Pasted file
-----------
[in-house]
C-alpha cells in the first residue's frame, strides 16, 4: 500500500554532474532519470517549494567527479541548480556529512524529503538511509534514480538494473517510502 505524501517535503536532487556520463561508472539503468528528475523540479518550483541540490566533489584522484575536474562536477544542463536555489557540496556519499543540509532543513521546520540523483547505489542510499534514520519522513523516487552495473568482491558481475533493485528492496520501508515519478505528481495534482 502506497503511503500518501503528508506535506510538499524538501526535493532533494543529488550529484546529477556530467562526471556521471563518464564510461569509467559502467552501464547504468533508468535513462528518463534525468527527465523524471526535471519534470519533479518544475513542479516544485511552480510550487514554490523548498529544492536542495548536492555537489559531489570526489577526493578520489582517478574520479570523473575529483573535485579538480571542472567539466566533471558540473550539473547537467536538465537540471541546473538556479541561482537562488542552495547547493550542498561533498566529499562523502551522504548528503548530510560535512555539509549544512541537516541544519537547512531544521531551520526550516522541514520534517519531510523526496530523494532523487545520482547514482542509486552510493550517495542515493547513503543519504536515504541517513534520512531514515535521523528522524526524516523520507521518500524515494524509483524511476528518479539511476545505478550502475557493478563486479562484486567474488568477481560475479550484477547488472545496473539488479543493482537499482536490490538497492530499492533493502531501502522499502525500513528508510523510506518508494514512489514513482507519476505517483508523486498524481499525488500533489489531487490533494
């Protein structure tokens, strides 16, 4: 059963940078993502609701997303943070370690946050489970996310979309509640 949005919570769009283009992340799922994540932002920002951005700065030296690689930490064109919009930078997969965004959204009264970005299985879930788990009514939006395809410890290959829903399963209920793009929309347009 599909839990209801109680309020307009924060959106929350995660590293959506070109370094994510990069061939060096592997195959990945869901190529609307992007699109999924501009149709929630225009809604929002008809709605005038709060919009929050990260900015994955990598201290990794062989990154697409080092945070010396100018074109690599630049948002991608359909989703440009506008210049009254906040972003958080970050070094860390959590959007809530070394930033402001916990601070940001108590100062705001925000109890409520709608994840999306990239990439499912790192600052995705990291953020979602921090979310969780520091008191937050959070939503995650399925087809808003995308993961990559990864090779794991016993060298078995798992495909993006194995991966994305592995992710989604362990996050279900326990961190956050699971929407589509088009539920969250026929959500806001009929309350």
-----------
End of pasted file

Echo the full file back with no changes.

[in-house]
C-alpha cells in the first residue's frame, strides 16, 4: 500500500554532474532519470517549494567527479541548480556529512524529503538511509534514480538494473517510502 505524501517535503536532487556520463561508472539503468528528475523540479518550483541540490566533489584522484575536474562536477544542463536555489557540496556519499543540509532543513521546520540523483547505489542510499534514520519522513523516487552495473568482491558481475533493485528492496520501508515519478505528481495534482 502506497503511503500518501503528508506535506510538499524538501526535493532533494543529488550529484546529477556530467562526471556521471563518464564510461569509467559502467552501464547504468533508468535513462528518463534525468527527465523524471526535471519534470519533479518544475513542479516544485511552480510550487514554490523548498529544492536542495548536492555537489559531489570526489577526493578520489582517478574520479570523473575529483573535485579538480571542472567539466566533471558540473550539473547537467536538465537540471541546473538556479541561482537562488542552495547547493550542498561533498566529499562523502551522504548528503548530510560535512555539509549544512541537516541544519537547512531544521531551520526550516522541514520534517519531510523526496530523494532523487545520482547514482542509486552510493550517495542515493547513503543519504536515504541517513534520512531514515535521523528522524526524516523520507521518500524515494524509483524511476528518479539511476545505478550502475557493478563486479562484486567474488568477481560475479550484477547488472545496473539488479543493482537499482536490490538497492530499492533493502531501502522499502525500513528508510523510506518508494514512489514513482507519476505517483508523486498524481499525488500533489489531487490533494
């Protein structure tokens, strides 16, 4: 059963940078993502609701997303943070370690946050489970996310979309509640 949005919570769009283009992340799922994540932002920002951005700065030296690689930490064109919009930078997969965004959204009264970005299985879930788990009514939006395809410890290959829903399963209920793009929309347009 599909839990209801109680309020307009924060959106929350995660590293959506070109370094994510990069061939060096592997195959990945869901190529609307992007699109999924501009149709929630225009809604929002008809709605005038709060919009929050990260900015994955990598201290990794062989990154697409080092945070010396100018074109690599630049948002991608359909989703440009506008210049009254906040972003958080970050070094860390959590959007809530070394930033402001916990601070940001108590100062705001925000109890409520709608994840999306990239990439499912790192600052995705990291953020979602921090979310969780520091008191937050959070939503995650399925087809808003995308993961990559990864090779794991016993060298078995798992495909993006194995991966994305592995992710989604362990996050279900326990961190956050699971929407589509088009539920969250026929959500806001009929309350």